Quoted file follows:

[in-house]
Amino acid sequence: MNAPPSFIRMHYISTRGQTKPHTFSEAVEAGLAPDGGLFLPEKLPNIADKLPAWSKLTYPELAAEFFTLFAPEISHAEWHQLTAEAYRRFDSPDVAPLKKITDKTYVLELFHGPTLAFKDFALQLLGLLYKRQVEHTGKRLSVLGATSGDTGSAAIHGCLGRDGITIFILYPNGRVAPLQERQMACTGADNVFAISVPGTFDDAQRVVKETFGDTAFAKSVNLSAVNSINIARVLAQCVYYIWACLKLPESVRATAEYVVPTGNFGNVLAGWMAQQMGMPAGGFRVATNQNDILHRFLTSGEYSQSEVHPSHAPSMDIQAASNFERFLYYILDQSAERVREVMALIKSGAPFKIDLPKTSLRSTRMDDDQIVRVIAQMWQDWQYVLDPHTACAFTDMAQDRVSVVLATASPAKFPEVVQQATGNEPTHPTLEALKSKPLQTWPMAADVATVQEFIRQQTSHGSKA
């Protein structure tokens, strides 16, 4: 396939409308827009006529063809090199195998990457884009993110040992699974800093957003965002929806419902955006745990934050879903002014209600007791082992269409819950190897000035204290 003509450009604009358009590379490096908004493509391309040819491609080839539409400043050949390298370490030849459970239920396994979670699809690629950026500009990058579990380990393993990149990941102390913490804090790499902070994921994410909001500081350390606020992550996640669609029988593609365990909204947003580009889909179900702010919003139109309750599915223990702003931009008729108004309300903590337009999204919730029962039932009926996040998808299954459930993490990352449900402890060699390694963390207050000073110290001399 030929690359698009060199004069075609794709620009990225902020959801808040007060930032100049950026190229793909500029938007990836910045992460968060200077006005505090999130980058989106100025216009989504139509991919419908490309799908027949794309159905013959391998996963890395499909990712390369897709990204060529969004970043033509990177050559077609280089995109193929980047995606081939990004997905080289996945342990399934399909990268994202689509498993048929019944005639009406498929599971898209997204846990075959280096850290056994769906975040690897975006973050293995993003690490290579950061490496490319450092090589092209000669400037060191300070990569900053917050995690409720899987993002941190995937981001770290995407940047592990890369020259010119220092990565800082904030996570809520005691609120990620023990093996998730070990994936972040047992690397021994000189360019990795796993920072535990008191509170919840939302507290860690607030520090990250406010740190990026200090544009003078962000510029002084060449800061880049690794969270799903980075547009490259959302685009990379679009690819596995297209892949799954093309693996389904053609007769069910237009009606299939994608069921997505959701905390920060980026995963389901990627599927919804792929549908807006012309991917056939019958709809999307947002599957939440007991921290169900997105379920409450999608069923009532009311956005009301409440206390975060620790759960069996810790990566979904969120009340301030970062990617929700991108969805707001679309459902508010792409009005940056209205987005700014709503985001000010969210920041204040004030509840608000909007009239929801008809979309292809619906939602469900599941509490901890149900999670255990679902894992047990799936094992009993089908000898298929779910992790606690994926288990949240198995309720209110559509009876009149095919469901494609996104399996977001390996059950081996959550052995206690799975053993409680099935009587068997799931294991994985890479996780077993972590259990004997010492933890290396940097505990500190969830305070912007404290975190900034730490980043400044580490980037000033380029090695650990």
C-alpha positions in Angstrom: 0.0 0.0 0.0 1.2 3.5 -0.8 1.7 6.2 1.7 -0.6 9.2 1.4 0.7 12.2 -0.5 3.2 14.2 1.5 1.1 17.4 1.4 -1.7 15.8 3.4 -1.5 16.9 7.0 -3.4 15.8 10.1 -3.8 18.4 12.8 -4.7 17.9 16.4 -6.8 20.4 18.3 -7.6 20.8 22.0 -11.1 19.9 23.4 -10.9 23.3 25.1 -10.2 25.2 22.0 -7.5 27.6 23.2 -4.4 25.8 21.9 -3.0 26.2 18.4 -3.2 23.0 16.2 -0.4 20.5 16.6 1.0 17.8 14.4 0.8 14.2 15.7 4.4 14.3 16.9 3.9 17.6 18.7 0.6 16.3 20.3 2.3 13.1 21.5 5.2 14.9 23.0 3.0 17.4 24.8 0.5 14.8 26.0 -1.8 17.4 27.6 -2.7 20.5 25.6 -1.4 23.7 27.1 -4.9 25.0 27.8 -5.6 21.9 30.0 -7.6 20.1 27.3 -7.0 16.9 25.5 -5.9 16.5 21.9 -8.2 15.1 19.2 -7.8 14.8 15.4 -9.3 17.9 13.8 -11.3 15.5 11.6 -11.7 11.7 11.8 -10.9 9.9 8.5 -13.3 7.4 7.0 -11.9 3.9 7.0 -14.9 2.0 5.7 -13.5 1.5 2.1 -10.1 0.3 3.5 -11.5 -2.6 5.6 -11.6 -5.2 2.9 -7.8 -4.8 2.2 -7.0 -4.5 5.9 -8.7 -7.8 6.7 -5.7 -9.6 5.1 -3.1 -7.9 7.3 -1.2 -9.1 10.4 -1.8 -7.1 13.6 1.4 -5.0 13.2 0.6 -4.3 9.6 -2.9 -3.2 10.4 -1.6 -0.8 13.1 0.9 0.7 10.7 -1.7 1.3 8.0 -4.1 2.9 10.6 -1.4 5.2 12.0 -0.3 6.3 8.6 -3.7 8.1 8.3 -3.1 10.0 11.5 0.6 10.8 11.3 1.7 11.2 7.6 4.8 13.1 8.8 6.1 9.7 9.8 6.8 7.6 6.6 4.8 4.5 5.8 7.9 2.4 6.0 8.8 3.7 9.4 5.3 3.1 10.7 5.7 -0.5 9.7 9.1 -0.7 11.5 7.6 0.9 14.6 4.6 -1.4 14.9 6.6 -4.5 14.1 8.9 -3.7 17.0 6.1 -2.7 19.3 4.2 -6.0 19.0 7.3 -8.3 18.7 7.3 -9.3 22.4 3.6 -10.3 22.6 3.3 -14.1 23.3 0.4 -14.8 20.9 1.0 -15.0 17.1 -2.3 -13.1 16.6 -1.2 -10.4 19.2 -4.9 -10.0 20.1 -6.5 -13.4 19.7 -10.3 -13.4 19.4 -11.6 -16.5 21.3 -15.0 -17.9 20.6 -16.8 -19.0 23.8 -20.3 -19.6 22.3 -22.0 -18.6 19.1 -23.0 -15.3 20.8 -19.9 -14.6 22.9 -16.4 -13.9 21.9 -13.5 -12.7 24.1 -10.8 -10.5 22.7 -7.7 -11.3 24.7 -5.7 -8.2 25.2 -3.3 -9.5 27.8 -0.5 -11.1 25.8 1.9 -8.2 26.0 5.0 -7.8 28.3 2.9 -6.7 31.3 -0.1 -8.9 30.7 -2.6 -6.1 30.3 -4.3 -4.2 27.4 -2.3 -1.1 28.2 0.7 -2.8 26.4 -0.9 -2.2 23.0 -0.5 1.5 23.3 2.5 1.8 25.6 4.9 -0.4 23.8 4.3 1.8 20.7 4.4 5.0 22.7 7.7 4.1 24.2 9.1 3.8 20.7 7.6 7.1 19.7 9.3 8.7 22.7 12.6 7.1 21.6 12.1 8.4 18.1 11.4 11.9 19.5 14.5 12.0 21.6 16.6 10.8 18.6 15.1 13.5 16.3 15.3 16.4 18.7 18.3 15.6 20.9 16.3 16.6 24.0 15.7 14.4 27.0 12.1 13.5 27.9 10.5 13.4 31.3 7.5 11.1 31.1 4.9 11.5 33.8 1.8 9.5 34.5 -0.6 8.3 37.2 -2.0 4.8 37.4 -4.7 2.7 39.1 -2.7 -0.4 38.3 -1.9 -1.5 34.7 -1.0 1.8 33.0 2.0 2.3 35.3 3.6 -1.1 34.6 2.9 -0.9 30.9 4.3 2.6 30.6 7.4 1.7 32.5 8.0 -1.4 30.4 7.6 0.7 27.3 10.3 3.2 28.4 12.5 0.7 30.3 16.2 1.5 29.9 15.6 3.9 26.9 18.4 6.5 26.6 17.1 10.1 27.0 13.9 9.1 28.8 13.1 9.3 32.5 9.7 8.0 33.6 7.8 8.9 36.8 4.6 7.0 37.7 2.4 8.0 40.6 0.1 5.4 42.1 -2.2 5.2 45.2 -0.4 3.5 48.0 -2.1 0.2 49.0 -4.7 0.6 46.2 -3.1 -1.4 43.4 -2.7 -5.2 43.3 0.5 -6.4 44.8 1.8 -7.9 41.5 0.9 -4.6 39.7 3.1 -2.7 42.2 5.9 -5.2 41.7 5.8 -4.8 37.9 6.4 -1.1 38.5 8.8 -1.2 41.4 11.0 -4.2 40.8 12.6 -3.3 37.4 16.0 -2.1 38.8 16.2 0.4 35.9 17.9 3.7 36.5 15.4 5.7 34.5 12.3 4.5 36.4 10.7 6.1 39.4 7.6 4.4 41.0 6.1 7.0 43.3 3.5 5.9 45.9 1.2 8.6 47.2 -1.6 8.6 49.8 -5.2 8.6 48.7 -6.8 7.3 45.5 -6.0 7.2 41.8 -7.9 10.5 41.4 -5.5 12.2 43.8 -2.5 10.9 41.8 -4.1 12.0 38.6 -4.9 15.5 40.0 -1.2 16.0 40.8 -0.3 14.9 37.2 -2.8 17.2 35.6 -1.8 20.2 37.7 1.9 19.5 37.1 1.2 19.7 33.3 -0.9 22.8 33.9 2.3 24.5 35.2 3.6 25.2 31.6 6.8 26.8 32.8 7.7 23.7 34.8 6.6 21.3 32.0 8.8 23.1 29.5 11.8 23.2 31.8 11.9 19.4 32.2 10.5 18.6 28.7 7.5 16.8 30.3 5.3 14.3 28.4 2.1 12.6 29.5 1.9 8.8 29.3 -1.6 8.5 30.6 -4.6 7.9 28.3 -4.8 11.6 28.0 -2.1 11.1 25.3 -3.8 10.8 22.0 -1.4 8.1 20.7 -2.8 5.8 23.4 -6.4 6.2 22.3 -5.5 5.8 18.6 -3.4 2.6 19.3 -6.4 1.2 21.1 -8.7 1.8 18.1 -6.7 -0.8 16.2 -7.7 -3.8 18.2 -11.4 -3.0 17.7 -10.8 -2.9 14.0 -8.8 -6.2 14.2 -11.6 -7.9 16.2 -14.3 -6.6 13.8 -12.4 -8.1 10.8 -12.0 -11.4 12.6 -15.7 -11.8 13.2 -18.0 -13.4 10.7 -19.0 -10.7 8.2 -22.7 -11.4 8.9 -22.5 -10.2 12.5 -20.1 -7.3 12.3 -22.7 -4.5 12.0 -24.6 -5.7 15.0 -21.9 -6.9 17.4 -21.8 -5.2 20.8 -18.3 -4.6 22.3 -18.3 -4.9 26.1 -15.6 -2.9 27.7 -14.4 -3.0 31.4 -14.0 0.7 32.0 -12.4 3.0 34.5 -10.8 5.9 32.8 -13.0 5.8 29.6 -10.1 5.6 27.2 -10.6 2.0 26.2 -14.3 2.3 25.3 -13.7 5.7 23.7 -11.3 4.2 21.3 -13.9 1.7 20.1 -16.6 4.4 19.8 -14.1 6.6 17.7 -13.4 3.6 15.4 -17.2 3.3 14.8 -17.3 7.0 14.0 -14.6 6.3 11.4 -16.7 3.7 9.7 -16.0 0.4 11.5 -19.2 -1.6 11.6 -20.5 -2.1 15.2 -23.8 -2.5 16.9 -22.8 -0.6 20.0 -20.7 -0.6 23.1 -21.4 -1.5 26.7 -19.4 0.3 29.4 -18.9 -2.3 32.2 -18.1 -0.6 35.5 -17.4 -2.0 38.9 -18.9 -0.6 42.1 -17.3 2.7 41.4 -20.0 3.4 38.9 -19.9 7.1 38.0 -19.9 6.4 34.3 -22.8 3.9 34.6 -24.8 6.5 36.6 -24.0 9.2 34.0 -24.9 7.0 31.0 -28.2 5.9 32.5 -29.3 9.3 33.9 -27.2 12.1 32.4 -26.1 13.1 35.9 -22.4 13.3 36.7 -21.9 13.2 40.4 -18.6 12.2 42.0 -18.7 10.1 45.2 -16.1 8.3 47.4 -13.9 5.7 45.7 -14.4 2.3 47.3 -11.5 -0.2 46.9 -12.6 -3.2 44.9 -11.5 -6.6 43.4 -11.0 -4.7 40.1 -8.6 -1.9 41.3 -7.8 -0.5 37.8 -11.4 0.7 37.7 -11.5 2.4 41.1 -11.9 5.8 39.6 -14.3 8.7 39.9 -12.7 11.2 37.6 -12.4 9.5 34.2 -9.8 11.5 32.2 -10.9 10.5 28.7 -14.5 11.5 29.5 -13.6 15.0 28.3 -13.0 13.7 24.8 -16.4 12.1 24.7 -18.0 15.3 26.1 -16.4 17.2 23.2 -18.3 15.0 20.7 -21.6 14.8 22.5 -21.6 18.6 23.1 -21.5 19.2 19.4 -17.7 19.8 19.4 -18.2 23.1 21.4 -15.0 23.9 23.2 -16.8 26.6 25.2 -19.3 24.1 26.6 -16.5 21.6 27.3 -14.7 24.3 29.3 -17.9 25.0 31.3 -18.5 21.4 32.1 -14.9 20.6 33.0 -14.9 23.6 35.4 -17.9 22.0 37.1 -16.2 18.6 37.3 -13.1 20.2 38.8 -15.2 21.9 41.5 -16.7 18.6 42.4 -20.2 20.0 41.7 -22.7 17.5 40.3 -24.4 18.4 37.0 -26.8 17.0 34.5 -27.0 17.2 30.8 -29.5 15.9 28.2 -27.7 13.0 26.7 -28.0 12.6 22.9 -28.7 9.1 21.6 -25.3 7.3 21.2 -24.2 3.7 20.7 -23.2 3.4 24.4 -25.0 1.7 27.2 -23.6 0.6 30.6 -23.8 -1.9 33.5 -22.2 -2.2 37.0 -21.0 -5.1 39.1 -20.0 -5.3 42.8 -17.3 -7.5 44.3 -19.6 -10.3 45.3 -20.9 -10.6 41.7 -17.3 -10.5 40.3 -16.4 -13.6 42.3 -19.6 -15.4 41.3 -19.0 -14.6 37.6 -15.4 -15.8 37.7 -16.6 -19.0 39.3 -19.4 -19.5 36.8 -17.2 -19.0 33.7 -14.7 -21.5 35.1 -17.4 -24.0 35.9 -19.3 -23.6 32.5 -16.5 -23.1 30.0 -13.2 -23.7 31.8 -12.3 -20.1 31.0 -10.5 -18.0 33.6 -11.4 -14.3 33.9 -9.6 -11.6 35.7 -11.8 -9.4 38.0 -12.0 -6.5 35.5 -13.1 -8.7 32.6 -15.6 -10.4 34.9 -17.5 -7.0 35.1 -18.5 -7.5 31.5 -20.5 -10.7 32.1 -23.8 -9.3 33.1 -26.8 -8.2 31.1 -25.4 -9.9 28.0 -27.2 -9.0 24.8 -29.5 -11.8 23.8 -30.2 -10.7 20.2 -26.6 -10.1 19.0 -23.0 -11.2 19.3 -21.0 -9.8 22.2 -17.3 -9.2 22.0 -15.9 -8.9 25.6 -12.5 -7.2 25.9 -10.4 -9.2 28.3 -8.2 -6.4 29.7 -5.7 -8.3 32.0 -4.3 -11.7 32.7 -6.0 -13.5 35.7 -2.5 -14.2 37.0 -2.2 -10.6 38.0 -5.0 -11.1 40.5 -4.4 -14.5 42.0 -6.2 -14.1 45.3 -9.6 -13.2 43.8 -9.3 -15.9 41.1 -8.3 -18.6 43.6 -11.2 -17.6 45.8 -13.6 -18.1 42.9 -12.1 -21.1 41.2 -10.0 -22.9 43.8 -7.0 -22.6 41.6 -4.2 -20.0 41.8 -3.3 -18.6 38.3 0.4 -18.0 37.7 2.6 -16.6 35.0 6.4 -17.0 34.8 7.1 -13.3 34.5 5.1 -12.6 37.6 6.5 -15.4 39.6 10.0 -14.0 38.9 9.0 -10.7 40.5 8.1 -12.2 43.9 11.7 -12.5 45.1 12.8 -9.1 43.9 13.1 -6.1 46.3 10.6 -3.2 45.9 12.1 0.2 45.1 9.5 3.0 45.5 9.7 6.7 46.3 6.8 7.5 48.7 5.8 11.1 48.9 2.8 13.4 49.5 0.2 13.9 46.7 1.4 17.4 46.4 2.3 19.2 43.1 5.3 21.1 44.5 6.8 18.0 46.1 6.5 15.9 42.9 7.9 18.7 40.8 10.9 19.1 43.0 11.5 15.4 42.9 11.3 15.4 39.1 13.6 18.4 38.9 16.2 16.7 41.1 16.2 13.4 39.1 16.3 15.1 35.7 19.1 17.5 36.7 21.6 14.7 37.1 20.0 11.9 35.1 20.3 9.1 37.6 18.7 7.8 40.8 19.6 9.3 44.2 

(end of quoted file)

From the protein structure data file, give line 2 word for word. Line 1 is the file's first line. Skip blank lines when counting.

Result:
Amino acid sequence: MNAPPSFIRMHYISTRGQTKPHTFSEAVEAGLAPDGGLFLPEKLPNIADKLPAWSKLTYPELAAEFFTLFAPEISHAEWHQLTAEAYRRFDSPDVAPLKKITDKTYVLELFHGPTLAFKDFALQLLGLLYKRQVEHTGKRLSVLGATSGDTGSAAIHGCLGRDGITIFILYPNGRVAPLQERQMACTGADNVFAISVPGTFDDAQRVVKETFGDTAFAKSVNLSAVNSINIARVLAQCVYYIWACLKLPESVRATAEYVVPTGNFGNVLAGWMAQQMGMPAGGFRVATNQNDILHRFLTSGEYSQSEVHPSHAPSMDIQAASNFERFLYYILDQSAERVREVMALIKSGAPFKIDLPKTSLRSTRMDDDQIVRVIAQMWQDWQYVLDPHTACAFTDMAQDRVSVVLATASPAKFPEVVQQATGNEPTHPTLEALKSKPLQTWPMAADVATVQEFIRQQTSHGSKA